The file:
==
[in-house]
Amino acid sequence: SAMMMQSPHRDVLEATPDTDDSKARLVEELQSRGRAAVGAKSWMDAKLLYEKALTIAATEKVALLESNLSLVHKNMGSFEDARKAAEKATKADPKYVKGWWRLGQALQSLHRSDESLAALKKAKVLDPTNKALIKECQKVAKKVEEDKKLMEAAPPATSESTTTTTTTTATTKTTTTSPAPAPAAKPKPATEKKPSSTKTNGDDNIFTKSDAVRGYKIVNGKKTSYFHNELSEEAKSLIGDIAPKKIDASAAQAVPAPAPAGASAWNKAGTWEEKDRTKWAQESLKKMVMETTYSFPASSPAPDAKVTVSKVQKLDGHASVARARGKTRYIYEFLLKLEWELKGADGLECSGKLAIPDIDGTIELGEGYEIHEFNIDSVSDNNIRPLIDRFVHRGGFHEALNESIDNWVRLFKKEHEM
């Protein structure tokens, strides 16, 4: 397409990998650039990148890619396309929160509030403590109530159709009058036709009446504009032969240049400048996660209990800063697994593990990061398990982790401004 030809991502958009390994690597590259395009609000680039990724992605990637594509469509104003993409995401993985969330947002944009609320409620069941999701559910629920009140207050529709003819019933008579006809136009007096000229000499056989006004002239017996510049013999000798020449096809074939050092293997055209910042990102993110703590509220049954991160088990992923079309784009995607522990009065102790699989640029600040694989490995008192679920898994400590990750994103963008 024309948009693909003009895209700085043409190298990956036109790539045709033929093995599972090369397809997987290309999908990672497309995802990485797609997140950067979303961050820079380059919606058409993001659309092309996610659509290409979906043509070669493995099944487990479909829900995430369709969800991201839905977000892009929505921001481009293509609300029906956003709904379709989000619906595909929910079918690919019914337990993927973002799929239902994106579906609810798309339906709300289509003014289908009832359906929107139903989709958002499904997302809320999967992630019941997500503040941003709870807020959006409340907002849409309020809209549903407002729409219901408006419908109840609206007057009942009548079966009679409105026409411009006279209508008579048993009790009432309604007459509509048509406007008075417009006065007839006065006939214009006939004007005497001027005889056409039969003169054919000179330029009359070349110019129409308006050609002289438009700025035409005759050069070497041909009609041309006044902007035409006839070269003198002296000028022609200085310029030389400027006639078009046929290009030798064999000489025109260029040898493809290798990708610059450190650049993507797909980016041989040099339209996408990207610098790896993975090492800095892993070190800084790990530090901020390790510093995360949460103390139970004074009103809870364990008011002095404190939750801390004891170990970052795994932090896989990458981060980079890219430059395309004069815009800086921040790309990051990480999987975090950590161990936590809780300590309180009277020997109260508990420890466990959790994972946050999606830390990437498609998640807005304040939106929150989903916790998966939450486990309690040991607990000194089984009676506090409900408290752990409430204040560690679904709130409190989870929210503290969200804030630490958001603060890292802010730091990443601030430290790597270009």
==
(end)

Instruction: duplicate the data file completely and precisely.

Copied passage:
[in-house]
Amino acid sequence: SAMMMQSPHRDVLEATPDTDDSKARLVEELQSRGRAAVGAKSWMDAKLLYEKALTIAATEKVALLESNLSLVHKNMGSFEDARKAAEKATKADPKYVKGWWRLGQALQSLHRSDESLAALKKAKVLDPTNKALIKECQKVAKKVEEDKKLMEAAPPATSESTTTTTTTTATTKTTTTSPAPAPAAKPKPATEKKPSSTKTNGDDNIFTKSDAVRGYKIVNGKKTSYFHNELSEEAKSLIGDIAPKKIDASAAQAVPAPAPAGASAWNKAGTWEEKDRTKWAQESLKKMVMETTYSFPASSPAPDAKVTVSKVQKLDGHASVARARGKTRYIYEFLLKLEWELKGADGLECSGKLAIPDIDGTIELGEGYEIHEFNIDSVSDNNIRPLIDRFVHRGGFHEALNESIDNWVRLFKKEHEM
């Protein structure tokens, strides 16, 4: 397409990998650039990148890619396309929160509030403590109530159709009058036709009446504009032969240049400048996660209990800063697994593990990061398990982790401004 030809991502958009390994690597590259395009609000680039990724992605990637594509469509104003993409995401993985969330947002944009609320409620069941999701559910629920009140207050529709003819019933008579006809136009007096000229000499056989006004002239017996510049013999000798020449096809074939050092293997055209910042990102993110703590509220049954991160088990992923079309784009995607522990009065102790699989640029600040694989490995008192679920898994400590990750994103963008 024309948009693909003009895209700085043409190298990956036109790539045709033929093995599972090369397809997987290309999908990672497309995802990485797609997140950067979303961050820079380059919606058409993001659309092309996610659509290409979906043509070669493995099944487990479909829900995430369709969800991201839905977000892009929505921001481009293509609300029906956003709904379709989000619906595909929910079918690919019914337990993927973002799929239902994106579906609810798309339906709300289509003014289908009832359906929107139903989709958002499904997302809320999967992630019941997500503040941003709870807020959006409340907002849409309020809209549903407002729409219901408006419908109840609206007057009942009548079966009679409105026409411009006279209508008579048993009790009432309604007459509509048509406007008075417009006065007839006065006939214009006939004007005497001027005889056409039969003169054919000179330029009359070349110019129409308006050609002289438009700025035409005759050069070497041909009609041309006044902007035409006839070269003198002296000028022609200085310029030389400027006639078009046929290009030798064999000489025109260029040898493809290798990708610059450190650049993507797909980016041989040099339209996408990207610098790896993975090492800095892993070190800084790990530090901020390790510093995360949460103390139970004074009103809870364990008011002095404190939750801390004891170990970052795994932090896989990458981060980079890219430059395309004069815009800086921040790309990051990480999987975090950590161990936590809780300590309180009277020997109260508990420890466990959790994972946050999606830390990437498609998640807005304040939106929150989903916790998966939450486990309690040991607990000194089984009676506090409900408290752990409430204040560690679904709130409190989870929210503290969200804030630490958001603060890292802010730091990443601030430290790597270009």